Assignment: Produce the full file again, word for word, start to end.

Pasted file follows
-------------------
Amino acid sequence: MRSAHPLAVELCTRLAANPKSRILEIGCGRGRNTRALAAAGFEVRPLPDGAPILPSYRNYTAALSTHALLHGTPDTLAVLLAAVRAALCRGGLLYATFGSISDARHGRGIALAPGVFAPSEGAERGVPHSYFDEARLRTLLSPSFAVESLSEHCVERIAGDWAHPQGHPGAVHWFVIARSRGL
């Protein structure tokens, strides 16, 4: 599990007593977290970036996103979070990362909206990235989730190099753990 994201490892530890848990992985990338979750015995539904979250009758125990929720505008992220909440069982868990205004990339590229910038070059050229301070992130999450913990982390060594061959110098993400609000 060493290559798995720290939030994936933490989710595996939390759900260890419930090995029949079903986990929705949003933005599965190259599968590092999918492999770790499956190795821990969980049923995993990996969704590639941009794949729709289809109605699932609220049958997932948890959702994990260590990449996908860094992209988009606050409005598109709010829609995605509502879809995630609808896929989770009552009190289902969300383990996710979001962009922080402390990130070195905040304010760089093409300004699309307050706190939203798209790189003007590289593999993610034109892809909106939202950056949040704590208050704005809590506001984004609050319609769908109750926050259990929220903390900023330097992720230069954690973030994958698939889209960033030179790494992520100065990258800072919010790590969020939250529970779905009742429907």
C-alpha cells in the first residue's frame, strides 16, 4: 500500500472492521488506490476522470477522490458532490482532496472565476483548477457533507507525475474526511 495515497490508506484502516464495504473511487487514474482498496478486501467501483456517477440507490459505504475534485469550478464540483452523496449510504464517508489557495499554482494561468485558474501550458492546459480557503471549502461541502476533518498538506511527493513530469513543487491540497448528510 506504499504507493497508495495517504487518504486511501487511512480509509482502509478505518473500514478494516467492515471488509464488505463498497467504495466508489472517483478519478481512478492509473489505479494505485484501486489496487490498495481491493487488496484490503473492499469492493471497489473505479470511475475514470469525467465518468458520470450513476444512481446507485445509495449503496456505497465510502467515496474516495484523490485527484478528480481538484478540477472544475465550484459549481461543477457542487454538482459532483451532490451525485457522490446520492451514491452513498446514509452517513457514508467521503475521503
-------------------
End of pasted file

Amino acid sequence: MRSAHPLAVELCTRLAANPKSRILEIGCGRGRNTRALAAAGFEVRPLPDGAPILPSYRNYTAALSTHALLHGTPDTLAVLLAAVRAALCRGGLLYATFGSISDARHGRGIALAPGVFAPSEGAERGVPHSYFDEARLRTLLSPSFAVESLSEHCVERIAGDWAHPQGHPGAVHWFVIARSRGL
């Protein structure tokens, strides 16, 4: 599990007593977290970036996103979070990362909206990235989730190099753990 994201490892530890848990992985990338979750015995539904979250009758125990929720505008992220909440069982868990205004990339590229910038070059050229301070992130999450913990982390060594061959110098993400609000 060493290559798995720290939030994936933490989710595996939390759900260890419930090995029949079903986990929705949003933005599965190259599968590092999918492999770790499956190795821990969980049923995993990996969704590639941009794949729709289809109605699932609220049958997932948890959702994990260590990449996908860094992209988009606050409005598109709010829609995605509502879809995630609808896929989770009552009190289902969300383990996710979001962009922080402390990130070195905040304010760089093409300004699309307050706190939203798209790189003007590289593999993610034109892809909106939202950056949040704590208050704005809590506001984004609050319609769908109750926050259990929220903390900023330097992720230069954690973030994958698939889209960033030179790494992520100065990258800072919010790590969020939250529970779905009742429907």
C-alpha cells in the first residue's frame, strides 16, 4: 500500500472492521488506490476522470477522490458532490482532496472565476483548477457533507507525475474526511 495515497490508506484502516464495504473511487487514474482498496478486501467501483456517477440507490459505504475534485469550478464540483452523496449510504464517508489557495499554482494561468485558474501550458492546459480557503471549502461541502476533518498538506511527493513530469513543487491540497448528510 506504499504507493497508495495517504487518504486511501487511512480509509482502509478505518473500514478494516467492515471488509464488505463498497467504495466508489472517483478519478481512478492509473489505479494505485484501486489496487490498495481491493487488496484490503473492499469492493471497489473505479470511475475514470469525467465518468458520470450513476444512481446507485445509495449503496456505497465510502467515496474516495484523490485527484478528480481538484478540477472544475465550484459549481461543477457542487454538482459532483451532490451525485457522490446520492451514491452513498446514509452517513457514508467521503475521503